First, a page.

"I think we won all three phases," Koenning marveled. "It's hard to say if we won the special teams battle, but I assume that we did. The offense had some struggles, but UCLA has good players. Coach (Jeff) Brohm and the offensive staff did a great job doing what we can do best.
"It wasn't perfect. We dropped some balls and could have done a lot better obviously. But it was enough to win."
But except for two touchdown passes, Illinois couldn't have played much better defense.
"The thing that was the best today is we stopped the run. UCLA can really run the football, and they had 18 yards rushing. I know we sacked them a few times, and that knocked it off.
"They must have really thought they could win on the back end. They threw a whole bunch of what I call grenade balls. I think they completed one.
"(Illini defenders) have been amazing to me. All year long, they played at such a high level. We had a little bit of a lull when they scored a touchdown. We didn't get the leverage that we need. But goodness gracious, how can you not be proud of those guys?"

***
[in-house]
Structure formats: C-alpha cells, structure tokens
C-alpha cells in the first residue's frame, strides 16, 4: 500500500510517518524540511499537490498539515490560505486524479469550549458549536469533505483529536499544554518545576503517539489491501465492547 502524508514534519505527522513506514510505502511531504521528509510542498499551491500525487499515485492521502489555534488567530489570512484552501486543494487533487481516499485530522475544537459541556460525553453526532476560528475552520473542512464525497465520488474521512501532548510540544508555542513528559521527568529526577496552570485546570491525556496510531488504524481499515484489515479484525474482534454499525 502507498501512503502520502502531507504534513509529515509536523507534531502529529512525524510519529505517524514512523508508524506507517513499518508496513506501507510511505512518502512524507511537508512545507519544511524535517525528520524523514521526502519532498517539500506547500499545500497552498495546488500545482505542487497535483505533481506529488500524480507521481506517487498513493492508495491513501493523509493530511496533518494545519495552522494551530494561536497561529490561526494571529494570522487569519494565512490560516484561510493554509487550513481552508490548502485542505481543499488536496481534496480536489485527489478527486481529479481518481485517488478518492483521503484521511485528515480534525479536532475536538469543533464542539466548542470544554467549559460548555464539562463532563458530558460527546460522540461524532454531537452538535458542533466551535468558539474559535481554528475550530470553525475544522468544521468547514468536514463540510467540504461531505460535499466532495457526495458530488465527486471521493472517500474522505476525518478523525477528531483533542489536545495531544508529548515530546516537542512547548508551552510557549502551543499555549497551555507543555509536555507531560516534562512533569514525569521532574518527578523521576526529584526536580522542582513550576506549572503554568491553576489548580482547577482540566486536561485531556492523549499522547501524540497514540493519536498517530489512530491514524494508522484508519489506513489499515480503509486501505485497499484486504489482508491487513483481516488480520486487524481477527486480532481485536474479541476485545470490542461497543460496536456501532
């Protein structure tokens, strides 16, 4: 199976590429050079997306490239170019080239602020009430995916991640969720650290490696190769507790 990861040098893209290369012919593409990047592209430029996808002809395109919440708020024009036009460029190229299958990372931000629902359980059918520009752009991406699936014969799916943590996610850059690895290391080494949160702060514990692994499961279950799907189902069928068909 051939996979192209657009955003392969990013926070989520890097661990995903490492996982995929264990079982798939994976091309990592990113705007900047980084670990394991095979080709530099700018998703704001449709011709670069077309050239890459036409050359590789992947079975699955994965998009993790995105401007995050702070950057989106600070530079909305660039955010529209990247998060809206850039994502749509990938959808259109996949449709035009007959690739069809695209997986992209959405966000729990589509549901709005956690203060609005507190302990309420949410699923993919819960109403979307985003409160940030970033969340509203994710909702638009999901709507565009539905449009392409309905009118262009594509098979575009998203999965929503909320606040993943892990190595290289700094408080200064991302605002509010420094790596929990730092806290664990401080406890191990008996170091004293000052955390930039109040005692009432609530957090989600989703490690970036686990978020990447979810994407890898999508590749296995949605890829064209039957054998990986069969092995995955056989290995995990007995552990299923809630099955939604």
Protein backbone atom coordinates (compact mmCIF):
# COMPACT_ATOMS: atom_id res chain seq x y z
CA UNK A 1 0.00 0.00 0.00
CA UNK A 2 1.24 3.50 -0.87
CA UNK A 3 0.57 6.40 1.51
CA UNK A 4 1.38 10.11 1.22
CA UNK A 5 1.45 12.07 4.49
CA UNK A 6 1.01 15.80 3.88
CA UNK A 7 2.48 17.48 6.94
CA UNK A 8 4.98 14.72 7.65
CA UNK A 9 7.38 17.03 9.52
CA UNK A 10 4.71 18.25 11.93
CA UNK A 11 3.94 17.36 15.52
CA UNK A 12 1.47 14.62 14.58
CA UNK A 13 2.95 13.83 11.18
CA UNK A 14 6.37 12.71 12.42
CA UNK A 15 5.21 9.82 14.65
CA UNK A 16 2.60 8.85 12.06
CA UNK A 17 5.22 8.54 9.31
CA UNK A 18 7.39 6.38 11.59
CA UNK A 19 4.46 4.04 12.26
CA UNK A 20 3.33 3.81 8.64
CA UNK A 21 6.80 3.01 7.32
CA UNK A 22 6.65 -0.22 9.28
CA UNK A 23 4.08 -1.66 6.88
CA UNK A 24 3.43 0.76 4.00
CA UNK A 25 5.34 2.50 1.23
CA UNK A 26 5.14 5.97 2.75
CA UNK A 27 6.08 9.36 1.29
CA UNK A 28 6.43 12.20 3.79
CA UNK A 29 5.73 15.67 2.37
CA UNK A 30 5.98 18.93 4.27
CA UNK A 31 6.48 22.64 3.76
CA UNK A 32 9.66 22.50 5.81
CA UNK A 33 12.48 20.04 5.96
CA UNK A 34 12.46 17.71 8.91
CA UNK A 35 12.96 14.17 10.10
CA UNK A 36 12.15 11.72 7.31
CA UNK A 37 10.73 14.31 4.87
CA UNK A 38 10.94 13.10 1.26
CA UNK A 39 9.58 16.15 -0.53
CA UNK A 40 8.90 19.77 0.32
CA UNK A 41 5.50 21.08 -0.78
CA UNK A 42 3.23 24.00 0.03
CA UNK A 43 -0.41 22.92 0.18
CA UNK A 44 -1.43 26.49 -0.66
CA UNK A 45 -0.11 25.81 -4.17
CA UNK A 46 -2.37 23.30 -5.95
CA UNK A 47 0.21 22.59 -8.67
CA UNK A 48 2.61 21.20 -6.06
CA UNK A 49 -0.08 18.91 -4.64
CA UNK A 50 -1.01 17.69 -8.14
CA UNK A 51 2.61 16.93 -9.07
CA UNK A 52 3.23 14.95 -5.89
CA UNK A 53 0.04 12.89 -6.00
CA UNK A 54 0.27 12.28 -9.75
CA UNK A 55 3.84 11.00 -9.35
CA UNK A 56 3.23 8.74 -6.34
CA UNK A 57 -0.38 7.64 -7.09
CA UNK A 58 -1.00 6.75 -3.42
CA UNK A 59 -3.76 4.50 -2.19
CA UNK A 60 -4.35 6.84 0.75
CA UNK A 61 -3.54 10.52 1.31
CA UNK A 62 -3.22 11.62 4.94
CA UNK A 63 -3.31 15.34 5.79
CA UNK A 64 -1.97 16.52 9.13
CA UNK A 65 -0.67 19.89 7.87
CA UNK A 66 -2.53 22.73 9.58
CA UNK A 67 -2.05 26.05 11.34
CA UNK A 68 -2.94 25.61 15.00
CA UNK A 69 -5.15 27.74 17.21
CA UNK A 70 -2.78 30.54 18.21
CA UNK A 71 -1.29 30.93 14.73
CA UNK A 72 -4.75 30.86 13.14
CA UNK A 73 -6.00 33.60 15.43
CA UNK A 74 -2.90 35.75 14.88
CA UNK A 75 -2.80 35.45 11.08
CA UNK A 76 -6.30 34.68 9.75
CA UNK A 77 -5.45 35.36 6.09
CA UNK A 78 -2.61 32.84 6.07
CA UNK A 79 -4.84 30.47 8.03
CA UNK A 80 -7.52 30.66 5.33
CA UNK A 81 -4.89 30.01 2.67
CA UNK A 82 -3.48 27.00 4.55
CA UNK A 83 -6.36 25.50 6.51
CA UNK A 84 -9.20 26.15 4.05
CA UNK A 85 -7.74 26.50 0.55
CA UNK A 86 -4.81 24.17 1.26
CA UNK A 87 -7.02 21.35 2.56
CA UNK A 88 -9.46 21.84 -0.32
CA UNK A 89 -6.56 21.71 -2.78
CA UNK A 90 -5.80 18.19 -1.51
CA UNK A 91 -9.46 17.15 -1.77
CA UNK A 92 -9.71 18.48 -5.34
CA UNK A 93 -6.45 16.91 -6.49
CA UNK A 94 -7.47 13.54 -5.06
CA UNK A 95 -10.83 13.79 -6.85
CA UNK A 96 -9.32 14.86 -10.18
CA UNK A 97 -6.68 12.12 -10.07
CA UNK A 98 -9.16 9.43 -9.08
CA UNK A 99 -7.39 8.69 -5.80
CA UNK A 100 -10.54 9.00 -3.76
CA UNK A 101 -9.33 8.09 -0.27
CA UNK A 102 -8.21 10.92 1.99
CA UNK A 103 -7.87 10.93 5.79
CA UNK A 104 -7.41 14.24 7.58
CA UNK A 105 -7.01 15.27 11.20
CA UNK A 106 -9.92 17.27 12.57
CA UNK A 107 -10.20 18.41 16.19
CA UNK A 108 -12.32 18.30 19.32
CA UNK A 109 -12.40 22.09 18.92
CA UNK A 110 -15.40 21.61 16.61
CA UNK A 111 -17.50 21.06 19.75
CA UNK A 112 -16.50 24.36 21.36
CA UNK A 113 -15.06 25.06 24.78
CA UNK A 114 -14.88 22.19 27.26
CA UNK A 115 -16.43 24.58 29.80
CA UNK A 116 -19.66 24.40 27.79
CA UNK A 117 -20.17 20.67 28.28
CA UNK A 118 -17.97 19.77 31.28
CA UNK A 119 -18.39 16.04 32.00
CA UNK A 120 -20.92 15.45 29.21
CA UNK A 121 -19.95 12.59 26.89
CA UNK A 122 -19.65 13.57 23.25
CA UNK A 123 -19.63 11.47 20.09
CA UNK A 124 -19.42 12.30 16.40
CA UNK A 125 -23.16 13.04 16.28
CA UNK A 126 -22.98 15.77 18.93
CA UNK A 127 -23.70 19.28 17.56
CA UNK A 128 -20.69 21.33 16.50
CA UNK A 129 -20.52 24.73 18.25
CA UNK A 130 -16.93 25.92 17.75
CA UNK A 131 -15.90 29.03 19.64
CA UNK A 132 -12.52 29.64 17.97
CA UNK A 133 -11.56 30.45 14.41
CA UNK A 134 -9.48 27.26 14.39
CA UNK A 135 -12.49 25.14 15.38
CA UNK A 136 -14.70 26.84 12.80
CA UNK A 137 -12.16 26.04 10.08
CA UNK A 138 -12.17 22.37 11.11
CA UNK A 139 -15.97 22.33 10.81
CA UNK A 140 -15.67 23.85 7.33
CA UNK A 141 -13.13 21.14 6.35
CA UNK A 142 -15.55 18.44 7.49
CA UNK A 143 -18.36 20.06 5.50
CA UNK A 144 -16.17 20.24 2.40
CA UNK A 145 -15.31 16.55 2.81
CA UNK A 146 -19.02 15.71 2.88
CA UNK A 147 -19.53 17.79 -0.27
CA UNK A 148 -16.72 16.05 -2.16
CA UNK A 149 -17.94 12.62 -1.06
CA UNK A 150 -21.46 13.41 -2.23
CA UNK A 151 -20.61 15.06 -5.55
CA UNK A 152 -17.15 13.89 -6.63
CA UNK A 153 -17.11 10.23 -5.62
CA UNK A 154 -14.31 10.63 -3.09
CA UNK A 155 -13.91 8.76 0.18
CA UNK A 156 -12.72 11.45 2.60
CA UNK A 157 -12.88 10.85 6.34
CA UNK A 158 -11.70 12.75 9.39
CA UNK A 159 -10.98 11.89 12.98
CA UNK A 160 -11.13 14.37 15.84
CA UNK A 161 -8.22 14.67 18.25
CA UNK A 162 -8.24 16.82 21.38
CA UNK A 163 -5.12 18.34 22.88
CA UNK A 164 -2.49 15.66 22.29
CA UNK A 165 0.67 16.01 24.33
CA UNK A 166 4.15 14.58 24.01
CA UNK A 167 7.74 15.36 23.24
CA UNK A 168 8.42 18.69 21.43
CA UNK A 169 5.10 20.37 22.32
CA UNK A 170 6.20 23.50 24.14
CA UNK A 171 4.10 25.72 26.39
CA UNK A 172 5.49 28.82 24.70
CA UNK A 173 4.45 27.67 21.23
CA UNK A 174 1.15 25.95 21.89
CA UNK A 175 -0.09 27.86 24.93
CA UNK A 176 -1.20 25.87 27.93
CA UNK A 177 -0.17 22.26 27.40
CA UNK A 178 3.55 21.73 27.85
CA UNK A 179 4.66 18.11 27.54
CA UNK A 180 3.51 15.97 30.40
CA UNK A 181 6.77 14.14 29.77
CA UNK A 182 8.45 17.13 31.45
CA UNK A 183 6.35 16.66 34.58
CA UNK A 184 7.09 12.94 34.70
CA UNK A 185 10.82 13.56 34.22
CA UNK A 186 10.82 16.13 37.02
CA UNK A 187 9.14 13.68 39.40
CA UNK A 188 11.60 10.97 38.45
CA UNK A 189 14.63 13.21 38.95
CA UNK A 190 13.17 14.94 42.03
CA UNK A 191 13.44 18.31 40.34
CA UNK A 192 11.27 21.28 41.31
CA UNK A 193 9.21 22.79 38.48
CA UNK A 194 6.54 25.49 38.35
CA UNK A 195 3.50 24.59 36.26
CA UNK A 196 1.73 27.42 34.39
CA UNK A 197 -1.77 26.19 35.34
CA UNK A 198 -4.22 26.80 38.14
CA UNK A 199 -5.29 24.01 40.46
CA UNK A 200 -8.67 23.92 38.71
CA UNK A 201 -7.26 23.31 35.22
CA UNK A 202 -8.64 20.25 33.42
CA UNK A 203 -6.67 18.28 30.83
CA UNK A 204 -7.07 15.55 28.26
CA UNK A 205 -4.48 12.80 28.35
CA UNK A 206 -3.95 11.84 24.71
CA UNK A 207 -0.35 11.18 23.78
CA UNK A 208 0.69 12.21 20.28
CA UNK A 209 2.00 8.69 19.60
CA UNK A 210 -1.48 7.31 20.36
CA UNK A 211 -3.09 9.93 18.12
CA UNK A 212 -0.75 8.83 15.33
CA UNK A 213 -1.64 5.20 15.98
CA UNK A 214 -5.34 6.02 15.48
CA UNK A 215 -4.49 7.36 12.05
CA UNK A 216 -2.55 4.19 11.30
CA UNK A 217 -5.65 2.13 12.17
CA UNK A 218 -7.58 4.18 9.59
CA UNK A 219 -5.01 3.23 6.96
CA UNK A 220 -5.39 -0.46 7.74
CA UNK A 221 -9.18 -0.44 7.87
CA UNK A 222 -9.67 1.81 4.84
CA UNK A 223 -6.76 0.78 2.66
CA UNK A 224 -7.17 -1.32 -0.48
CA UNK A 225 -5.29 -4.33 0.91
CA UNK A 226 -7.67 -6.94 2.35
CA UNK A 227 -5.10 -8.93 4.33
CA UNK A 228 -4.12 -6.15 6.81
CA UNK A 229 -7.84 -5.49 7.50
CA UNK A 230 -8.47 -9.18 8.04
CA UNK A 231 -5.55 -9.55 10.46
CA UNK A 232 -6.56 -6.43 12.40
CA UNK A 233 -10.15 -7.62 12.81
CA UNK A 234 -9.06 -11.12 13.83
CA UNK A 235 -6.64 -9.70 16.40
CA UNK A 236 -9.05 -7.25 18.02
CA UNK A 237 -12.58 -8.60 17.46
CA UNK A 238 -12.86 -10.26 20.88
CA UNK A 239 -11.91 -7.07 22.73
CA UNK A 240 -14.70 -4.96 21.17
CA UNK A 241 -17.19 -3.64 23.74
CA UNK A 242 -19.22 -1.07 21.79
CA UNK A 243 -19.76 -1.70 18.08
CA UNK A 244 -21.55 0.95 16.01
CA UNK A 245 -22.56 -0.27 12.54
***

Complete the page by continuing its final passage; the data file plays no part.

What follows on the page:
Tavon Wilson and Thomas led the Illini with seven tackles each. Thomas had three tackles for loss. Jonathan Brown had six tackles, while Hawthorne and Mercilus had five each. Mercilus had four tackles for loss in another inspired effort. Michael Buchanan and Wilson Onyegbule added sacks. The Illini registered a total of 15 behind-the-line tackles.
The first half looked like a repeat of the last six regular season games for the Illini. The offense, playing without starting running back Jason Ford and starting fullback Jay Prosch, had difficulty sustaining drives.
The Illini defense was dominant, but Koenning went for it on fourth and one and missed, giving UCLA the ball on the UI 44 yard line. It appeared the Bruins would be stymied again, but a personal foul on a pass completion gave them a first down. Johnathan Franklin then burst forth for 24 yards to the 11 yard line. Kevin Prince lobbed to Taylor Embree in the corner of the end zone for a 7-0 lead.